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Mexican masks in storage


Terry Collection Postcranial Osteometric Database

This database is a set of postcranial osteometric data collected from the Robert J. Terry Anatomical Skeletal Collection.  It is a compilation of measurements taken by Smithsonian Anthropology staff as well as measurements collected by visiting researchers who have provided their data. Elements included in this dataset include clavicles, scapulae, humeri, radii, ulnae, femora, tibiae, and fibulae. This dataset is a work in progress; it is intended to grow in size from the contributions by other researchers. The ultimate goal is to have a database that will contain metric observations for essentially all of the Terry Collection individuals.

Terry Collection Demographic Database


The Robert J. Terry Anatomical Skeletal Collection

Accessions:  100714 (1927); 279804 (1967)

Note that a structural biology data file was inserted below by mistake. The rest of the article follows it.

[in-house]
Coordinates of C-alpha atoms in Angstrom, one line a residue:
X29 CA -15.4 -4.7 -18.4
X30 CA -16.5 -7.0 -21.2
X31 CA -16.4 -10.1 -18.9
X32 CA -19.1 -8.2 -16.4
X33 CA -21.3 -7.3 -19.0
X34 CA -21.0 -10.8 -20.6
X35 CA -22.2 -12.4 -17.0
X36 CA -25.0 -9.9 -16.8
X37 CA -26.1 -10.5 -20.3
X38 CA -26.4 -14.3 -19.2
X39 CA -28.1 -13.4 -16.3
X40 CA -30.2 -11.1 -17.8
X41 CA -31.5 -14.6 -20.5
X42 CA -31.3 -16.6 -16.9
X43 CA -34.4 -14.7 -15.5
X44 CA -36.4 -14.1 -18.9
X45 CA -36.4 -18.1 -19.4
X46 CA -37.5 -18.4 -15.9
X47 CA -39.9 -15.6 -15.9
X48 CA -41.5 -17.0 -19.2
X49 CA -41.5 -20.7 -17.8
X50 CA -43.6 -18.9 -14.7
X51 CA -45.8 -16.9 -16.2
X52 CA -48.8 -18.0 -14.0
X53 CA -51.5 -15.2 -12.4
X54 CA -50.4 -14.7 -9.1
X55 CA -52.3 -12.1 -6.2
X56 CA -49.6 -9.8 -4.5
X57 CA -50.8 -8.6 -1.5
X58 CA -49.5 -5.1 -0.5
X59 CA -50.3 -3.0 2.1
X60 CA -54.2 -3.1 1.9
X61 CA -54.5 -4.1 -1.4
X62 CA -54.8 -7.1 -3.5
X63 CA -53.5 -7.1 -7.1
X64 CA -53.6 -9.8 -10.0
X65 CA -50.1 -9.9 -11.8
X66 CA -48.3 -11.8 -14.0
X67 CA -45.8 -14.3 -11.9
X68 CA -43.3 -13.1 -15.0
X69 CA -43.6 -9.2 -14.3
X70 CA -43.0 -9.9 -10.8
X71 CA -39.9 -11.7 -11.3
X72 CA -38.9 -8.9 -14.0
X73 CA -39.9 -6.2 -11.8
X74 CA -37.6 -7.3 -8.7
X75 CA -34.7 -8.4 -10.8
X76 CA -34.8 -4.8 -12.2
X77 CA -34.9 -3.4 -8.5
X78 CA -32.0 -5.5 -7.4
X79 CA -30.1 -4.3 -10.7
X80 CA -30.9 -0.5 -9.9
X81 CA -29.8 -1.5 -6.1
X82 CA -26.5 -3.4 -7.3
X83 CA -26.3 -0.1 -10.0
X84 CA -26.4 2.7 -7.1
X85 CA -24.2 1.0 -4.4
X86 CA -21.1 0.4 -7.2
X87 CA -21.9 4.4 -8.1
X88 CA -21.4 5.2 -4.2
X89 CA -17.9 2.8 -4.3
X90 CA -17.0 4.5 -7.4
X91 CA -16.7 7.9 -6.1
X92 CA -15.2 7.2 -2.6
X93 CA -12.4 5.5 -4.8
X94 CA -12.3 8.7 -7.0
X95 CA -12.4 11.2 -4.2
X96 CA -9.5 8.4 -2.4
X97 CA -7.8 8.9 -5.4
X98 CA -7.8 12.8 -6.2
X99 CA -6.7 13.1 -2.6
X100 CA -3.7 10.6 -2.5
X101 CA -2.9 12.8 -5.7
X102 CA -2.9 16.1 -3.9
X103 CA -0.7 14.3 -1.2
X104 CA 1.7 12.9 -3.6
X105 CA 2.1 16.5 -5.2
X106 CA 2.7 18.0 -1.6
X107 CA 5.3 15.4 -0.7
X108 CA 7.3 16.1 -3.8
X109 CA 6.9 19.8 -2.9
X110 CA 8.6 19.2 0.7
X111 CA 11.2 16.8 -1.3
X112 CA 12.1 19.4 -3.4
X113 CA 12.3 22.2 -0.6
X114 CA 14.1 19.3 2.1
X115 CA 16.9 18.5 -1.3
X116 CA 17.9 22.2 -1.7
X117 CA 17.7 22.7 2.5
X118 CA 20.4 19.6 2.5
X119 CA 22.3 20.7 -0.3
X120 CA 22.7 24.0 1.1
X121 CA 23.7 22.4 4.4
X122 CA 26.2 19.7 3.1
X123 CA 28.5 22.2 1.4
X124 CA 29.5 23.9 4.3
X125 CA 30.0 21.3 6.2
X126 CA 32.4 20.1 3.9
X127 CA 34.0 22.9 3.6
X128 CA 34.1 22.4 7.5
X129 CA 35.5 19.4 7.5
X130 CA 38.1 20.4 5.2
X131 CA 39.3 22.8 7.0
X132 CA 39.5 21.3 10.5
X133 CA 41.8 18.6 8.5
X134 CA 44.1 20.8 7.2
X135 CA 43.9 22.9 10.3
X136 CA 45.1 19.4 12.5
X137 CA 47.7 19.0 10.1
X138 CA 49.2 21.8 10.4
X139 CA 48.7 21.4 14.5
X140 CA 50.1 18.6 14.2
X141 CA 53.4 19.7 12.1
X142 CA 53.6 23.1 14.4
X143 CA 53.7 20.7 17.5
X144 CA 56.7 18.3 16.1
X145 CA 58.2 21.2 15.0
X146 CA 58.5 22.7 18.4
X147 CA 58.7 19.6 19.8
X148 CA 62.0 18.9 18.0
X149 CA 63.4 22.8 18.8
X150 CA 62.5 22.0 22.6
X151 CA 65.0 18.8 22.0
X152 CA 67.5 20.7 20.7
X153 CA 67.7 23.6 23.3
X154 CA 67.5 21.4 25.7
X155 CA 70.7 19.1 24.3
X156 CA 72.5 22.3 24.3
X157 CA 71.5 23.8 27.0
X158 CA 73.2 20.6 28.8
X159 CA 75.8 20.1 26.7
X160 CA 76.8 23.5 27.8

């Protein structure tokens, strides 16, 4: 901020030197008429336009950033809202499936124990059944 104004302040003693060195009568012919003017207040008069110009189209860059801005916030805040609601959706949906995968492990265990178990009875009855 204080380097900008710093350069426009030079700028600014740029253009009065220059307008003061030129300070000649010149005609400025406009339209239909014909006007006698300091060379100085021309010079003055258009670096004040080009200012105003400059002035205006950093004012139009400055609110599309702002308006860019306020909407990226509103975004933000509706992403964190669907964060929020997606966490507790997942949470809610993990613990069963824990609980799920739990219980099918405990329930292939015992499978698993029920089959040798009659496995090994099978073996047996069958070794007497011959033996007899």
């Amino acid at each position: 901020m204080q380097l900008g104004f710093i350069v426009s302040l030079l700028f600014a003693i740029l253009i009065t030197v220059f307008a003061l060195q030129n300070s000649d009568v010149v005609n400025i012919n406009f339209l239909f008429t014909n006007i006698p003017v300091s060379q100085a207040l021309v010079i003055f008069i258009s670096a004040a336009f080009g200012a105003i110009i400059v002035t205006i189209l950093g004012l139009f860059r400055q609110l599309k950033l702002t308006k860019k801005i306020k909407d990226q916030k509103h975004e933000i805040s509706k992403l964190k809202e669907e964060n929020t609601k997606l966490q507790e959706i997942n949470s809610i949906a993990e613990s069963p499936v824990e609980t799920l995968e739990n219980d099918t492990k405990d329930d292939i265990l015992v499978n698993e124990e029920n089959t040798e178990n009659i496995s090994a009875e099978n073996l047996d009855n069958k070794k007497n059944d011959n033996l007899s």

Robert J. Terry (1871-1966) was professor of anatomy and head of the Anatomy Department at Washington University Medical School in St. Louis, Missouri from 1899 until his retirement in 1941. He was keenly interested in human anatomy and particularly in normal and pathological variants in the skeleton. He was aware that there was an absence of documented human osteological/anatomical specimens from which skeletal biology, anatomy and pathology could be investigated. This awareness was kindled in 1893 by one of his educational mentors, Dr. George S. Huntington, at the College of Physician and Surgeons, New York. Dr. Huntington was a strong proponent for saving skeletons from the documented human cadavers from the Medical School for skeletal biological research. His influence can be seen not only in Dr. Terry, but also in Dr. T. Wingate Todd, who amassed the Cleveland Natural History Museum's Hamann-Todd Anatomical collection from cadavers from the Western Reserve University Medical School, and in Dr. Aleš Hrdlicka, at the Smithsonian Institution, who spent most of his career collecting human skeletons from around the world, and who preserved Dr. Huntington's skeletal collection of over 3800 individuals after Huntington's death in 1927.